External Confidence = Positive Internal Voice + Positive Mindset
You’ll notice that there are two key elements happening on the inside – internal voice and mindset. Does it surprise you to learn that your thoughts and language are that powerful?
Essentially, the more positively aligned your internal dialogue and thoughts are, the more external confidence you will exude. It’s important to note that this also happens in the reverse. The more critical or harsh your inner voice and mindset are, the lower your confidence will be.
To help you see how powerful your thoughts are, here’s an activity for you to try:
Over the next week, write down your thoughts and how confident you felt when you noticed those thoughts. There are no right or wrong answers.
When we meet next week, we’ll talk more about the importance of a positive mindset.
Tuesday, October 31, 2017
Time is so precious.
You only have so much of it, yet it seems like there are days when you don’t have enough time to get everything done. As you cross off each completed item, it feels like progress is being made. Yet, how many times has the same completed task been added right back on the to do list for the next week or week after?
When tasks repeatedly show up on your to do list, it can feel as though you are in an endless circle. However, with a few tweaks you can maximize your time while getting recurring tasks done. Do you know what it is?
It’s called batching.
Batching is when you group several items into one window of time to complete. You probably have even batched your work without even realizing it. For instance, do you create a grocery list, so that you can get everything you need from the store in one trip? If you use social media for your business, do you spend time scheduling your content, so that posts happen frequently, yet you aren’t having to spend countless hours on different platforms? Do you try to schedule meetings or classes on certain days while keeping other days open for content development or task completion?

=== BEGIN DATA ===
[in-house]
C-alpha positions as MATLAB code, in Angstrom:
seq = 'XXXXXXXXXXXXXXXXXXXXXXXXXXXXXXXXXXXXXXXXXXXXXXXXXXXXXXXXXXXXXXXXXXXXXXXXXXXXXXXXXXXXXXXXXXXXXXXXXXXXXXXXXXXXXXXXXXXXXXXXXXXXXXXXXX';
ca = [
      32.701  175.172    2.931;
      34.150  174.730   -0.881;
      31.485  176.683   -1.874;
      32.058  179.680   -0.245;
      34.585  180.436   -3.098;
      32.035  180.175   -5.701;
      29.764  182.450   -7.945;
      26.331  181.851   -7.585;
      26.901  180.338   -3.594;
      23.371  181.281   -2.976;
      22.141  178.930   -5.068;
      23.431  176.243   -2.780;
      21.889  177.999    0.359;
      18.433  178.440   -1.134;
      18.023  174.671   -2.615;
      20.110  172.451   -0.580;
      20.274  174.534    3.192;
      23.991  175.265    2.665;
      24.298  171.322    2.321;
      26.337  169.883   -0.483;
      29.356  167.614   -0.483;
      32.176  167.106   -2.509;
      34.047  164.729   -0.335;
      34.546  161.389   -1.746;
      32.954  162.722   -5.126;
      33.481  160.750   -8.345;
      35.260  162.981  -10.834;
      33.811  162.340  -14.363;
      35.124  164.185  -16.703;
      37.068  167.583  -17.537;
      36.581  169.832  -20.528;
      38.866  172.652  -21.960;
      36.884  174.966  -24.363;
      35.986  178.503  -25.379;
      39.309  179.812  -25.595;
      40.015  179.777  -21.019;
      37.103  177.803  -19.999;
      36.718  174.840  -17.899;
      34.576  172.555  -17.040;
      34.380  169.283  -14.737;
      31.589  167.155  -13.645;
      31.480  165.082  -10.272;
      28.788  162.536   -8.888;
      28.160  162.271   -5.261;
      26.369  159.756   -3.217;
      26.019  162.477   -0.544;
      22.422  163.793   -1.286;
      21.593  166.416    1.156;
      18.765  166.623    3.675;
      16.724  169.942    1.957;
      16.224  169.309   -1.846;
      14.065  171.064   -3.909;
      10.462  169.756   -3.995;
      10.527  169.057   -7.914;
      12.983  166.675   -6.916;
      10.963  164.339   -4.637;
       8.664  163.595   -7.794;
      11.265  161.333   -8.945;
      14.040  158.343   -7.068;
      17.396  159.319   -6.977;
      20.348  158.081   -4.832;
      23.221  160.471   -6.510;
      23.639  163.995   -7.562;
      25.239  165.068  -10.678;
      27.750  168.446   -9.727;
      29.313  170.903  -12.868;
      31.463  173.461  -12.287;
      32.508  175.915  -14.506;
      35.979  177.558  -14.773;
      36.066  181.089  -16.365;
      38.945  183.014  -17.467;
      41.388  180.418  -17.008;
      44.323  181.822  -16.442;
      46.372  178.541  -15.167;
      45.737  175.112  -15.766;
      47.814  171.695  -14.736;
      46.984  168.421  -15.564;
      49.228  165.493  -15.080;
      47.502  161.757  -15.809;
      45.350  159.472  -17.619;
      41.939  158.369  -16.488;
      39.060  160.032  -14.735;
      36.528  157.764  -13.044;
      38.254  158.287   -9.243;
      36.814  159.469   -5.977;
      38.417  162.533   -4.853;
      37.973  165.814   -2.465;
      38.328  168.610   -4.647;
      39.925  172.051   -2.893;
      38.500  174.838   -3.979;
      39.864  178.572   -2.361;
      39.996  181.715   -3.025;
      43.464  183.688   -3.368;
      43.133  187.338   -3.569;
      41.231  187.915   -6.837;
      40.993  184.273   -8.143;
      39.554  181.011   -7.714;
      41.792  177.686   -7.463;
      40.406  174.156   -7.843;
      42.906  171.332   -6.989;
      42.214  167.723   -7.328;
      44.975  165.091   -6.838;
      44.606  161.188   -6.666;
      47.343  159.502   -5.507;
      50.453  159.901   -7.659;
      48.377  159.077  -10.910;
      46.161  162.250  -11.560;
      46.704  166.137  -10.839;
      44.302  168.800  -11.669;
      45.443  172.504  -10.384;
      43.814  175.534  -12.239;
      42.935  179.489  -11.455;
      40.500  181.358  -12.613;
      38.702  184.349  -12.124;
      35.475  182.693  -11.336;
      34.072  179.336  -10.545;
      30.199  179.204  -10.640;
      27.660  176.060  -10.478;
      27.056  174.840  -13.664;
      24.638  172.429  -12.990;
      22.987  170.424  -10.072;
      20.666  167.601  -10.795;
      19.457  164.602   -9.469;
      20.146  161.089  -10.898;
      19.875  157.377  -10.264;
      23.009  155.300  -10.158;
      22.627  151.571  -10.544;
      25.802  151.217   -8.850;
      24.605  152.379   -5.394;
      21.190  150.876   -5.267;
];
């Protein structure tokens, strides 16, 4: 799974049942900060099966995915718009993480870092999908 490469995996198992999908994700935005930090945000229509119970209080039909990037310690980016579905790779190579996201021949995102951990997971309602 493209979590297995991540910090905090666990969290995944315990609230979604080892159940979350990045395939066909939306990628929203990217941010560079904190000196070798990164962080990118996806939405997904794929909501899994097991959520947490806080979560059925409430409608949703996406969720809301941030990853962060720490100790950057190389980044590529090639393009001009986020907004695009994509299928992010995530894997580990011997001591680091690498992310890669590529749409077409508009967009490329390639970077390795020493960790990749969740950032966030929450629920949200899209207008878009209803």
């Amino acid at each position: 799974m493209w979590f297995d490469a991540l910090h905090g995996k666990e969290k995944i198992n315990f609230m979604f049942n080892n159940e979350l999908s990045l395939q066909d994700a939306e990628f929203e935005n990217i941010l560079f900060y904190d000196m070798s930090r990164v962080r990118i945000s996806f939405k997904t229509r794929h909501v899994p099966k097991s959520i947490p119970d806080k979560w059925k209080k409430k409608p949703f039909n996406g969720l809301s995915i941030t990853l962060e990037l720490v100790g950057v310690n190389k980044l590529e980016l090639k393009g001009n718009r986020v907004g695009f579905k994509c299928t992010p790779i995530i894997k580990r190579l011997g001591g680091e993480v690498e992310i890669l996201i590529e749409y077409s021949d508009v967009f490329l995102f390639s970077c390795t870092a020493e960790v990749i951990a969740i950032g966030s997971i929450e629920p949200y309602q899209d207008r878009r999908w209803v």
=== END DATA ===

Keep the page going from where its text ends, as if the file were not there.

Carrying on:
All of these examples have elements of batching occurring within them.
Batching is a method that enables you to leverage the momentum you already have for a given activity to get more than just one iteration of work completed. For example, let’s say you are responsible for a podcast that airs every other week. When you first take on the project, you realize there are some key steps for each episode such as:
- Determining what to talk about
- Researching the specific topic
- Drafting key talking points
- Making any necessary edits
This one project can become quite time consuming, especially the higher the frequency for delivering the product. Very quickly, it can start to feel as though all you work on is this biweekly podcast and your others projects and tasks seem to lag behind.
But what if you batched the process steps instead of repeating the entire process for each episode?
Batching this process would span a couple of days and look something like this:
Take an hour and brainstorm as many episodes as possible